Constants and types

Syntax:

(* A char is any single Unicode charater, such as "a" or "-" *)
char = ? any unicode character ?;

special = '!' | '@' | '#'  | '$'  | '%' | '^' | '&' | '*' | '(' | ')' | '-'
        | '+' | '=' | '\'  | ':'  | ';' | '"' | "'" | '<' | '>' | '/' | ','
        | '.' | ' ' | "\r" | "\n" | '|' | '[' | ']';

digit = '0' | '1' | '2' | '3' | '4' | '5' | '6' | '7' | '8' | '9';

upper = 'A' | 'B' | 'C' | 'D' | 'E' | 'F' | 'G' | 'H' | 'I' | 'J' | 'K' | 'L'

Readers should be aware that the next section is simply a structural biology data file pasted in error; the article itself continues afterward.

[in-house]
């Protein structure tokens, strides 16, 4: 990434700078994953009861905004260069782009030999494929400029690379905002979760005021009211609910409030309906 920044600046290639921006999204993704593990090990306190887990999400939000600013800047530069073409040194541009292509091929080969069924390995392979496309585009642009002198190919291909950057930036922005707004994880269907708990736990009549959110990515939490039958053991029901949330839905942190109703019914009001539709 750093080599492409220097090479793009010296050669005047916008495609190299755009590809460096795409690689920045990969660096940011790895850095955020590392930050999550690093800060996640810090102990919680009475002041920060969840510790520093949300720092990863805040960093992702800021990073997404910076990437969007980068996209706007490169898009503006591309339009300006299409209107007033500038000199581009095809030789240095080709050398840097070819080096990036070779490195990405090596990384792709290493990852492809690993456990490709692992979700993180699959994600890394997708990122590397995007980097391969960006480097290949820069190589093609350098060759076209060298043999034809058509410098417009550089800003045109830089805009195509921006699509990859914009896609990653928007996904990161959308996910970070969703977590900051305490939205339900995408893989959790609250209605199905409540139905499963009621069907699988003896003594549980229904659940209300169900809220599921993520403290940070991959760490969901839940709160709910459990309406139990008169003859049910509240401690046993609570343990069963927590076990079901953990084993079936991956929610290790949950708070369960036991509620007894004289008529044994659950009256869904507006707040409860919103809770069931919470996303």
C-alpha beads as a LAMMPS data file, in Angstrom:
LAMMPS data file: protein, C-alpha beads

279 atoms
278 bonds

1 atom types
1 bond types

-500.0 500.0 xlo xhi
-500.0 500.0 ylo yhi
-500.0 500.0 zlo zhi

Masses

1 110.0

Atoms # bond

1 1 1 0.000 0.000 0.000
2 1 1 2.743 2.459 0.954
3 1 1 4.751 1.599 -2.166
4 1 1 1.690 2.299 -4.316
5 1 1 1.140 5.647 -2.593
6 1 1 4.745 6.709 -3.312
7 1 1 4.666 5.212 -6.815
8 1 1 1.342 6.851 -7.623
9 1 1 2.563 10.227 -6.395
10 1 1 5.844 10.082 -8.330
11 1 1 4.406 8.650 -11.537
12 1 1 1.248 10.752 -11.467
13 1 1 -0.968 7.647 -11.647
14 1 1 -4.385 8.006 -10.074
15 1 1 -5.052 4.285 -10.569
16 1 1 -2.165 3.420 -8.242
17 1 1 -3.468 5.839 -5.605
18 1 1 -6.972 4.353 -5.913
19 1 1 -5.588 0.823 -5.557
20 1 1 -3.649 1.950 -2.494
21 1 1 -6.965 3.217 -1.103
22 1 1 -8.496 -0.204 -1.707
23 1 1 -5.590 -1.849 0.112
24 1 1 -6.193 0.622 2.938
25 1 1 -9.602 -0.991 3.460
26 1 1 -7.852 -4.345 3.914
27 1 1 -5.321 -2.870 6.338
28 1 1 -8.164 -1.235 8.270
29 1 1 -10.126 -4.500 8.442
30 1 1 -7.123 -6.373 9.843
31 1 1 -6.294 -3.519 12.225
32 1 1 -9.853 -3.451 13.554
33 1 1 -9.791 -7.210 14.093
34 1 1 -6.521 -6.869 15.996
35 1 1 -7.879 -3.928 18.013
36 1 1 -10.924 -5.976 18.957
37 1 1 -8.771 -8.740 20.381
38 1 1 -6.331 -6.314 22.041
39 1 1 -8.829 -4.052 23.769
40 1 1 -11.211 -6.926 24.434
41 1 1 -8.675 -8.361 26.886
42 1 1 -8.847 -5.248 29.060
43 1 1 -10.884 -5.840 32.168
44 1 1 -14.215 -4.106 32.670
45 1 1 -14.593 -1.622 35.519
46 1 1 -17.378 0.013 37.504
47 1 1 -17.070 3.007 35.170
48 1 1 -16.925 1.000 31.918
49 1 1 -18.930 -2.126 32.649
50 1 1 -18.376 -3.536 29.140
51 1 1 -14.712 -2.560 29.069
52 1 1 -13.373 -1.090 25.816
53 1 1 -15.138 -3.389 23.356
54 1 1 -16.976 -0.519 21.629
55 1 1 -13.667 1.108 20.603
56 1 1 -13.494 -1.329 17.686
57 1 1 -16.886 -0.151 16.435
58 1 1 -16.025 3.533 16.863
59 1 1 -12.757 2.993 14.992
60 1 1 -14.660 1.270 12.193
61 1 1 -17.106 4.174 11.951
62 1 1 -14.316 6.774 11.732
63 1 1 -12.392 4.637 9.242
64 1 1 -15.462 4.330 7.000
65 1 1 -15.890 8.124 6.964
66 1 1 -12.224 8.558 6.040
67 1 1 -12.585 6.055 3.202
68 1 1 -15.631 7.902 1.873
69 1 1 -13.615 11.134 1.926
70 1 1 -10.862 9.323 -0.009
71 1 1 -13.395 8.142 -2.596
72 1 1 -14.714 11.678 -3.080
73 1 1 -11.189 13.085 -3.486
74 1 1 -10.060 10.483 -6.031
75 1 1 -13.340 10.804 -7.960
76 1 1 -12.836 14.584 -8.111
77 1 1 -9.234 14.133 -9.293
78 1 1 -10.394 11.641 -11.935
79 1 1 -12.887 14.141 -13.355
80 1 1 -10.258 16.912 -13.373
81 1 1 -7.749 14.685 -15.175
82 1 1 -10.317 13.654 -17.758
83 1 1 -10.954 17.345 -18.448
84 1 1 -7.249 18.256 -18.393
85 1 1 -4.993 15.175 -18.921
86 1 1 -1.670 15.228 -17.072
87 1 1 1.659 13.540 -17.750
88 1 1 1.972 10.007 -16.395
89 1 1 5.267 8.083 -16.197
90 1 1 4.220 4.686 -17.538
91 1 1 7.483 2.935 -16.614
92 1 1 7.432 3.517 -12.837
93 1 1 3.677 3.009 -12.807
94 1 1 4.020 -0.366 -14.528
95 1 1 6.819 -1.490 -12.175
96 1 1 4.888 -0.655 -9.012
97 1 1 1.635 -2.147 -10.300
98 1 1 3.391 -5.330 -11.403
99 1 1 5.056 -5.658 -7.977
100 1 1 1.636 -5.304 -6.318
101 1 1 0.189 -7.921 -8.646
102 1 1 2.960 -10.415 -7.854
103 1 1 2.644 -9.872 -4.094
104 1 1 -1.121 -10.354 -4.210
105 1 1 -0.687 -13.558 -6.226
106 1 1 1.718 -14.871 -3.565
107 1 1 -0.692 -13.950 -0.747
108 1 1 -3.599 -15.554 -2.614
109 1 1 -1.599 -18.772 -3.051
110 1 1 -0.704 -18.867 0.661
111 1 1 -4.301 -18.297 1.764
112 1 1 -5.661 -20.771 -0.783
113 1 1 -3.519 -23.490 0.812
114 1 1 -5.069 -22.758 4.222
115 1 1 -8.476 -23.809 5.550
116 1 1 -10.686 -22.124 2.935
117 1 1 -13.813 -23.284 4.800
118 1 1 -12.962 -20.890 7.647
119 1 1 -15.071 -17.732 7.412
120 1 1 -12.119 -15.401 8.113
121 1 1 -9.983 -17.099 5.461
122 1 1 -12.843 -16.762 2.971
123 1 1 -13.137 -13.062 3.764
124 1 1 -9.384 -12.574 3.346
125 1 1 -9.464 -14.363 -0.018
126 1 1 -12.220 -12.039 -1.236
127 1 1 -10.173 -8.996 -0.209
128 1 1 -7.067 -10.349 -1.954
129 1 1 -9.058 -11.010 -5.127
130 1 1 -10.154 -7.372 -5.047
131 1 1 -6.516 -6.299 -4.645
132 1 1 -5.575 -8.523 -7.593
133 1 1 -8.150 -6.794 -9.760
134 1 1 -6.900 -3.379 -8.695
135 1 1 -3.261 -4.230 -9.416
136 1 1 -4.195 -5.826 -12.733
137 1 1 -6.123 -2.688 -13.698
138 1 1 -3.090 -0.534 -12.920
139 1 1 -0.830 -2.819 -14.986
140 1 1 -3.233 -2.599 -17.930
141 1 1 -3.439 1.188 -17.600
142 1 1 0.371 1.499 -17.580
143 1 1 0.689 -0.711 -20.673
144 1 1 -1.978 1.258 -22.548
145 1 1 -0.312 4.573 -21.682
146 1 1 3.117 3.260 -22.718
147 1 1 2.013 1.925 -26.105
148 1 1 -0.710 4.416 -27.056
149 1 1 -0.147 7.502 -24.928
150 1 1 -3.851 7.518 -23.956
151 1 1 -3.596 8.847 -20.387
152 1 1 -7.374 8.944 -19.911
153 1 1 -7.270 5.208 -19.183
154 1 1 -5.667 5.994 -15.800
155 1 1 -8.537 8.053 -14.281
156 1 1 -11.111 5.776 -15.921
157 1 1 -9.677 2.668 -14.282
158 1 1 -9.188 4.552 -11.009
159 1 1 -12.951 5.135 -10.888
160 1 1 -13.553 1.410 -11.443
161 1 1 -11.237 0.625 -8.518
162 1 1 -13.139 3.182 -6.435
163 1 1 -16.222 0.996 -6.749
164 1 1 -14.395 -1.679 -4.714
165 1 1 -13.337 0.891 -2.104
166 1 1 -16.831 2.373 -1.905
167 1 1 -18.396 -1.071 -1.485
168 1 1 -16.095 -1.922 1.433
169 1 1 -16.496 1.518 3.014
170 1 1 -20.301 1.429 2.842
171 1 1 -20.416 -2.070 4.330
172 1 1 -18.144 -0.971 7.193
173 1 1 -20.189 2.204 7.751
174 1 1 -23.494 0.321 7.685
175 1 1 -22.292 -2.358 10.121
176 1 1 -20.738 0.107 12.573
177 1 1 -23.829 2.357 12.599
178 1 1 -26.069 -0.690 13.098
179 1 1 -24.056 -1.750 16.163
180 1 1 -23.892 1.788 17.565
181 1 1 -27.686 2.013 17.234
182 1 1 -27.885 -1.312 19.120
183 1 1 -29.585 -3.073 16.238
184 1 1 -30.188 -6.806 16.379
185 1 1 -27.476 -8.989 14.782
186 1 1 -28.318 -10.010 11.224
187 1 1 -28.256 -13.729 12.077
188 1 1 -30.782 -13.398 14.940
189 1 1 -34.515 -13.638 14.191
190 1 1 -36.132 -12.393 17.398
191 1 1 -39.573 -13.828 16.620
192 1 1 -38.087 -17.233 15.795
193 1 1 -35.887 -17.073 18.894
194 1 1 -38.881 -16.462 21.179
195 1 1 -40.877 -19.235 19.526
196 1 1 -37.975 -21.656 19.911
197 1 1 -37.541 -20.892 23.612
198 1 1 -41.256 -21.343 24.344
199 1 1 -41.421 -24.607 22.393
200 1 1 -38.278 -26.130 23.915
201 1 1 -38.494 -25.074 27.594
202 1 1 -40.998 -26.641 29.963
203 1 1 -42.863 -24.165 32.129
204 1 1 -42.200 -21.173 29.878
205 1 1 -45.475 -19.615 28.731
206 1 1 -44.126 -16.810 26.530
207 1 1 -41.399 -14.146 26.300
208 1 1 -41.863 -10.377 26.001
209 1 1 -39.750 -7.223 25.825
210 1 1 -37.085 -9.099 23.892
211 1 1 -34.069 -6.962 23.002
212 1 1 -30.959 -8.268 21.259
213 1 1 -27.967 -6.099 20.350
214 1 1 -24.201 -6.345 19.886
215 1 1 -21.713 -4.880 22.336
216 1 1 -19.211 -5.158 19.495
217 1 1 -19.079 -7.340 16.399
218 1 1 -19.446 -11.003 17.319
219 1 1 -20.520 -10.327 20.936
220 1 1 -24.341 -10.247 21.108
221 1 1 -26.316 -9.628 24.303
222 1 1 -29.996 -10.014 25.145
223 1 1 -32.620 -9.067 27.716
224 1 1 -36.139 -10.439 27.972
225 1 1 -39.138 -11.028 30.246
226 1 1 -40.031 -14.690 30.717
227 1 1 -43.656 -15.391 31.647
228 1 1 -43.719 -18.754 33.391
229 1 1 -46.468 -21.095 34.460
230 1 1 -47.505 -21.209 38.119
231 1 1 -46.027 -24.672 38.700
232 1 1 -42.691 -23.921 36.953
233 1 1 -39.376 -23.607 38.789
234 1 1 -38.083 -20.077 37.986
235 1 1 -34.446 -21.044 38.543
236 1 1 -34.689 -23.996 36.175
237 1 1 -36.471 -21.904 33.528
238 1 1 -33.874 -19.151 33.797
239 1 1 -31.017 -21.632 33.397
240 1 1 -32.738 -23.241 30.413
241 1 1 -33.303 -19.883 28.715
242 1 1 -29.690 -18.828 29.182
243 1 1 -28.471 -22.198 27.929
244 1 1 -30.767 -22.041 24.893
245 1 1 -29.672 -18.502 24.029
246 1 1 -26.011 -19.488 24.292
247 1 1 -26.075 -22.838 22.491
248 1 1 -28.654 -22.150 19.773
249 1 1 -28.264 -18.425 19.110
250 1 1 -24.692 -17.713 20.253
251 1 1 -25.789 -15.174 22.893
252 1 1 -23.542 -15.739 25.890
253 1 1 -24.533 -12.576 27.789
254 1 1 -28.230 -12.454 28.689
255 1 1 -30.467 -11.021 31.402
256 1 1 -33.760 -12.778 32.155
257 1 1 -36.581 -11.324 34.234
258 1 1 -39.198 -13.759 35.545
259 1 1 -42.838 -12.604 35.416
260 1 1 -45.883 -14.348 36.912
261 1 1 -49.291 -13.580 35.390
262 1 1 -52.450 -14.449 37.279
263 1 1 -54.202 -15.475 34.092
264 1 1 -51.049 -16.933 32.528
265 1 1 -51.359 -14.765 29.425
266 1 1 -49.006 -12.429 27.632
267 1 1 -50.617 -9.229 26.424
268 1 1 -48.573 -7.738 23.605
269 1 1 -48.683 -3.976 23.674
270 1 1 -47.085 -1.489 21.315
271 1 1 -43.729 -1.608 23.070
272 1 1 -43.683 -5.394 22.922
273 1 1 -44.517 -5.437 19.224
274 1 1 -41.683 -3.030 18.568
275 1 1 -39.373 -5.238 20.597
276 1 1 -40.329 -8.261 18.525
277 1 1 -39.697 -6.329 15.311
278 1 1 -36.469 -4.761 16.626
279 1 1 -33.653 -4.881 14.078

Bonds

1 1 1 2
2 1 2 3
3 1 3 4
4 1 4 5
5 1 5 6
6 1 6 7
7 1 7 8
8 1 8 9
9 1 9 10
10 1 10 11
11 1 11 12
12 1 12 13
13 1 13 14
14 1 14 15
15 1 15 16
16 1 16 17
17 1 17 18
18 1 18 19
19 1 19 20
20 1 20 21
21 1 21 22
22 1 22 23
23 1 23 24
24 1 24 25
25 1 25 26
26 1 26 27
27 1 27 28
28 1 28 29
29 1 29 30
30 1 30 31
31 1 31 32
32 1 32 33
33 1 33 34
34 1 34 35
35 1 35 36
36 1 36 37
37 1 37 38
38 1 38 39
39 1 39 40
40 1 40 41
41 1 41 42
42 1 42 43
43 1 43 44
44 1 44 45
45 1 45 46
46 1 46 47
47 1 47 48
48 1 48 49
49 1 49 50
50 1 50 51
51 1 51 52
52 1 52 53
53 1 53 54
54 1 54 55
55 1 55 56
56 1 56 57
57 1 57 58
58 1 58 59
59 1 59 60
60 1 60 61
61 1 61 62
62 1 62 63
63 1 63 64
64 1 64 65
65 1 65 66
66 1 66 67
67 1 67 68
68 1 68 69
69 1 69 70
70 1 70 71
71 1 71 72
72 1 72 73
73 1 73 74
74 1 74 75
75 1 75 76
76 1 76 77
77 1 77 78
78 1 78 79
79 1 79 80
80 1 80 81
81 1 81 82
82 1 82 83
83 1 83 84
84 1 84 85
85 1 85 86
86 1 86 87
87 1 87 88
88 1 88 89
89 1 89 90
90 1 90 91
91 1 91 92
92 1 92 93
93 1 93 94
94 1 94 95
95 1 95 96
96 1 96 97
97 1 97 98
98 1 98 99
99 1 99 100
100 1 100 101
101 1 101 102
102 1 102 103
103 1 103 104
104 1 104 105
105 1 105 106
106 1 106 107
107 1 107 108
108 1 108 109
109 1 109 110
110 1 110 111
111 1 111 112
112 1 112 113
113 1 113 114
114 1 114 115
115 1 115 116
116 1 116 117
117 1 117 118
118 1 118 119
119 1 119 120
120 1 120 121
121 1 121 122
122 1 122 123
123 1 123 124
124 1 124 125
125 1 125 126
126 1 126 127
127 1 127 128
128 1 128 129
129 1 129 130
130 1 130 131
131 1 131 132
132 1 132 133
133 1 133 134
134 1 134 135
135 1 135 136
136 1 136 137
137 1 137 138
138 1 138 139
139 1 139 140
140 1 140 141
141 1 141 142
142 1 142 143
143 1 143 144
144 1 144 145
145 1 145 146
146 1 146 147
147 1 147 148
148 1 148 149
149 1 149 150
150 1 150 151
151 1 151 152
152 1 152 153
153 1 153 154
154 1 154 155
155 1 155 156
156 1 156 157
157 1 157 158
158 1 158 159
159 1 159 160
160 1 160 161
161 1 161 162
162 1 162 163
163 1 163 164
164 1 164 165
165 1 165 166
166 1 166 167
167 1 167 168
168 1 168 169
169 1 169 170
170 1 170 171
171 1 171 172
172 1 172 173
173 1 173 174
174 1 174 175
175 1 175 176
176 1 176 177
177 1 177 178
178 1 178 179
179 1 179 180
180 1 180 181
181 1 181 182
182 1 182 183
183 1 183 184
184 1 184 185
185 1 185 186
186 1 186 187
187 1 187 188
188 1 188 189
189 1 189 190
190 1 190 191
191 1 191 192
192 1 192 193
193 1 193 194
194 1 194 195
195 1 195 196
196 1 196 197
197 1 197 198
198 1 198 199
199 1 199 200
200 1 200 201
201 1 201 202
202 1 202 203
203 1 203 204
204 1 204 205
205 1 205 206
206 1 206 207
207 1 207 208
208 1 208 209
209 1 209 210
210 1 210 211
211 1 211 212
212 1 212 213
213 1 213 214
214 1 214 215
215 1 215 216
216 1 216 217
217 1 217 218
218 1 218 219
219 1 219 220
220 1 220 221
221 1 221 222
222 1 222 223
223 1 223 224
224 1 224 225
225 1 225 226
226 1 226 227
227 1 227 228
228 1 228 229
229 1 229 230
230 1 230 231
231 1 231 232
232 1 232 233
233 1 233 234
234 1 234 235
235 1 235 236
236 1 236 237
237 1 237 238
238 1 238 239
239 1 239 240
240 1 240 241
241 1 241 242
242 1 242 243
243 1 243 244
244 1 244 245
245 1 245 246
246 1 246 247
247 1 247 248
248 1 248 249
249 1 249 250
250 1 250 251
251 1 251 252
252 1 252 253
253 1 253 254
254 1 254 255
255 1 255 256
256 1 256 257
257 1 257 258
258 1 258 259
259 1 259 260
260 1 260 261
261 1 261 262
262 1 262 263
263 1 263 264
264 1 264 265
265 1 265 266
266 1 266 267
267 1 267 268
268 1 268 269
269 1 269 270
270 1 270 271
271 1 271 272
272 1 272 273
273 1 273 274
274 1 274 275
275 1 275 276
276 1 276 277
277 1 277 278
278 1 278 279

| 'M' | 'N' | 'O' | 'P' | 'Q' | 'R' | 'S' | 'T' | 'U' | 'V' | 'W' | 'X'
      | 'Y' | 'Z';

word     = ( char - special | digit | '_' );
constant = upper, { word }, [ '::', constant ];

type           = constant, '!(', type-arguments, ')';
type-arguments = type { ',', type };

Constants are sequences of Unicode characters or digits, starting with a character in the range A-Z. Constants can be looked up relative to other constants by using ::.

Some examples:

  • Foo
  • Foo_Bar
  • FooBar123
  • Foo::Bar: this looks up Bar in Foo

Type names are constants, optionally followed by a list of type arguments. Some examples:

  • Foo!(A)
  • Foo_Bar!(A, B)
  • FooBar123!(A, B)
  • Foo::Bar!(A, B)